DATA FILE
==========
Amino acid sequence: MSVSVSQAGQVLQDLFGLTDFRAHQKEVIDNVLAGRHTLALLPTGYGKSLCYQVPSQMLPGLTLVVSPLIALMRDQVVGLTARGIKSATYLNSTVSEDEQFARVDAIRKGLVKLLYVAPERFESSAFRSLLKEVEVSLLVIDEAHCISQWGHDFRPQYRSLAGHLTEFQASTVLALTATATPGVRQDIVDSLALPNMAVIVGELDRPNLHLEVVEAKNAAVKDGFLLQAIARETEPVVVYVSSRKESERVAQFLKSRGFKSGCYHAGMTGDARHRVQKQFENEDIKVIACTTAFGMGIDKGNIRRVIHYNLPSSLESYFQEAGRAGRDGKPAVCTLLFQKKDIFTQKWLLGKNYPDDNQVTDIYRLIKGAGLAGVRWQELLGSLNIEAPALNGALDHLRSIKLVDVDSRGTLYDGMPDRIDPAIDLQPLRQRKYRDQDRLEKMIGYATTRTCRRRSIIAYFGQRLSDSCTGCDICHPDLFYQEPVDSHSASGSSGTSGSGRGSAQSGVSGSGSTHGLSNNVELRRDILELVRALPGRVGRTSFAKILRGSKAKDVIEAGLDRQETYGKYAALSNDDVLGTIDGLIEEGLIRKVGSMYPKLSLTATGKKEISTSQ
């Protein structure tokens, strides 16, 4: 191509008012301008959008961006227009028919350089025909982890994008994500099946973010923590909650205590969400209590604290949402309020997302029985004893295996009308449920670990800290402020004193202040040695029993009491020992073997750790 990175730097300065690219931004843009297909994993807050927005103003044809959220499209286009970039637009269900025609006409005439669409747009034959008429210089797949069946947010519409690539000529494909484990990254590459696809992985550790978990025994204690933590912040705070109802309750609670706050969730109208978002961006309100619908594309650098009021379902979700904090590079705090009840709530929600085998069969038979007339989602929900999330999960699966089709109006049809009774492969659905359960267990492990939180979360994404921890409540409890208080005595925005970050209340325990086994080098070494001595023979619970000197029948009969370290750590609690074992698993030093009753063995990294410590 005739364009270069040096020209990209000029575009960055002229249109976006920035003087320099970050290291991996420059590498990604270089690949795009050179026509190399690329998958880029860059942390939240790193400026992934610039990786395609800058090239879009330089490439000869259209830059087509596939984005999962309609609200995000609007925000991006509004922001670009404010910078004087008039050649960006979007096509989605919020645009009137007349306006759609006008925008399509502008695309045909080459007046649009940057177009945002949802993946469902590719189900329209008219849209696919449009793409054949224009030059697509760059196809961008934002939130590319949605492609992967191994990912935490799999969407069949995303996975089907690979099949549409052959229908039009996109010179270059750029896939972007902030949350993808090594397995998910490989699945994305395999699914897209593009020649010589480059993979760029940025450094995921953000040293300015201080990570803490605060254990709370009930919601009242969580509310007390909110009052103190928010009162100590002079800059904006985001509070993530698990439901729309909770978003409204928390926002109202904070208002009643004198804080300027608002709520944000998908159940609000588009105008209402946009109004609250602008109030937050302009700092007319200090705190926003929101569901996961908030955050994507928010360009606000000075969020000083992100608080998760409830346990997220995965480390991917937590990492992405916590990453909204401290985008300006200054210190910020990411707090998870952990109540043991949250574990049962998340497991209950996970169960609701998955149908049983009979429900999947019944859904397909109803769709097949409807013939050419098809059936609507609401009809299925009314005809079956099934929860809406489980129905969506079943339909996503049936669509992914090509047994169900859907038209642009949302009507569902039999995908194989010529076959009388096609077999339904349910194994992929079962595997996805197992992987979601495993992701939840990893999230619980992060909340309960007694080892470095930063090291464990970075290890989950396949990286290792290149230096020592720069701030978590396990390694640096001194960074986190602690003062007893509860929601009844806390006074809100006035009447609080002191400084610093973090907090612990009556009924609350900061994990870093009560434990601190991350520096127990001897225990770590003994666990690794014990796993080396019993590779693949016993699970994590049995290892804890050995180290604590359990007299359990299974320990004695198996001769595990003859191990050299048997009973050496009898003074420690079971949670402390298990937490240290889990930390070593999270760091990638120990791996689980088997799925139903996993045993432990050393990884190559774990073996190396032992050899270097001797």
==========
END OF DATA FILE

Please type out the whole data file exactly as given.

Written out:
Amino acid sequence: MSVSVSQAGQVLQDLFGLTDFRAHQKEVIDNVLAGRHTLALLPTGYGKSLCYQVPSQMLPGLTLVVSPLIALMRDQVVGLTARGIKSATYLNSTVSEDEQFARVDAIRKGLVKLLYVAPERFESSAFRSLLKEVEVSLLVIDEAHCISQWGHDFRPQYRSLAGHLTEFQASTVLALTATATPGVRQDIVDSLALPNMAVIVGELDRPNLHLEVVEAKNAAVKDGFLLQAIARETEPVVVYVSSRKESERVAQFLKSRGFKSGCYHAGMTGDARHRVQKQFENEDIKVIACTTAFGMGIDKGNIRRVIHYNLPSSLESYFQEAGRAGRDGKPAVCTLLFQKKDIFTQKWLLGKNYPDDNQVTDIYRLIKGAGLAGVRWQELLGSLNIEAPALNGALDHLRSIKLVDVDSRGTLYDGMPDRIDPAIDLQPLRQRKYRDQDRLEKMIGYATTRTCRRRSIIAYFGQRLSDSCTGCDICHPDLFYQEPVDSHSASGSSGTSGSGRGSAQSGVSGSGSTHGLSNNVELRRDILELVRALPGRVGRTSFAKILRGSKAKDVIEAGLDRQETYGKYAALSNDDVLGTIDGLIEEGLIRKVGSMYPKLSLTATGKKEISTSQ
């Protein structure tokens, strides 16, 4: 191509008012301008959008961006227009028919350089025909982890994008994500099946973010923590909650205590969400209590604290949402309020997302029985004893295996009308449920670990800290402020004193202040040695029993009491020992073997750790 990175730097300065690219931004843009297909994993807050927005103003044809959220499209286009970039637009269900025609006409005439669409747009034959008429210089797949069946947010519409690539000529494909484990990254590459696809992985550790978990025994204690933590912040705070109802309750609670706050969730109208978002961006309100619908594309650098009021379902979700904090590079705090009840709530929600085998069969038979007339989602929900999330999960699966089709109006049809009774492969659905359960267990492990939180979360994404921890409540409890208080005595925005970050209340325990086994080098070494001595023979619970000197029948009969370290750590609690074992698993030093009753063995990294410590 005739364009270069040096020209990209000029575009960055002229249109976006920035003087320099970050290291991996420059590498990604270089690949795009050179026509190399690329998958880029860059942390939240790193400026992934610039990786395609800058090239879009330089490439000869259209830059087509596939984005999962309609609200995000609007925000991006509004922001670009404010910078004087008039050649960006979007096509989605919020645009009137007349306006759609006008925008399509502008695309045909080459007046649009940057177009945002949802993946469902590719189900329209008219849209696919449009793409054949224009030059697509760059196809961008934002939130590319949605492609992967191994990912935490799999969407069949995303996975089907690979099949549409052959229908039009996109010179270059750029896939972007902030949350993808090594397995998910490989699945994305395999699914897209593009020649010589480059993979760029940025450094995921953000040293300015201080990570803490605060254990709370009930919601009242969580509310007390909110009052103190928010009162100590002079800059904006985001509070993530698990439901729309909770978003409204928390926002109202904070208002009643004198804080300027608002709520944000998908159940609000588009105008209402946009109004609250602008109030937050302009700092007319200090705190926003929101569901996961908030955050994507928010360009606000000075969020000083992100608080998760409830346990997220995965480390991917937590990492992405916590990453909204401290985008300006200054210190910020990411707090998870952990109540043991949250574990049962998340497991209950996970169960609701998955149908049983009979429900999947019944859904397909109803769709097949409807013939050419098809059936609507609401009809299925009314005809079956099934929860809406489980129905969506079943339909996503049936669509992914090509047994169900859907038209642009949302009507569902039999995908194989010529076959009388096609077999339904349910194994992929079962595997996805197992992987979601495993992701939840990893999230619980992060909340309960007694080892470095930063090291464990970075290890989950396949990286290792290149230096020592720069701030978590396990390694640096001194960074986190602690003062007893509860929601009844806390006074809100006035009447609080002191400084610093973090907090612990009556009924609350900061994990870093009560434990601190991350520096127990001897225990770590003994666990690794014990796993080396019993590779693949016993699970994590049995290892804890050995180290604590359990007299359990299974320990004695198996001769595990003859191990050299048997009973050496009898003074420690079971949670402390298990937490240290889990930390070593999270760091990638120990791996689980088997799925139903996993045993432990050393990884190559774990073996190396032992050899270097001797």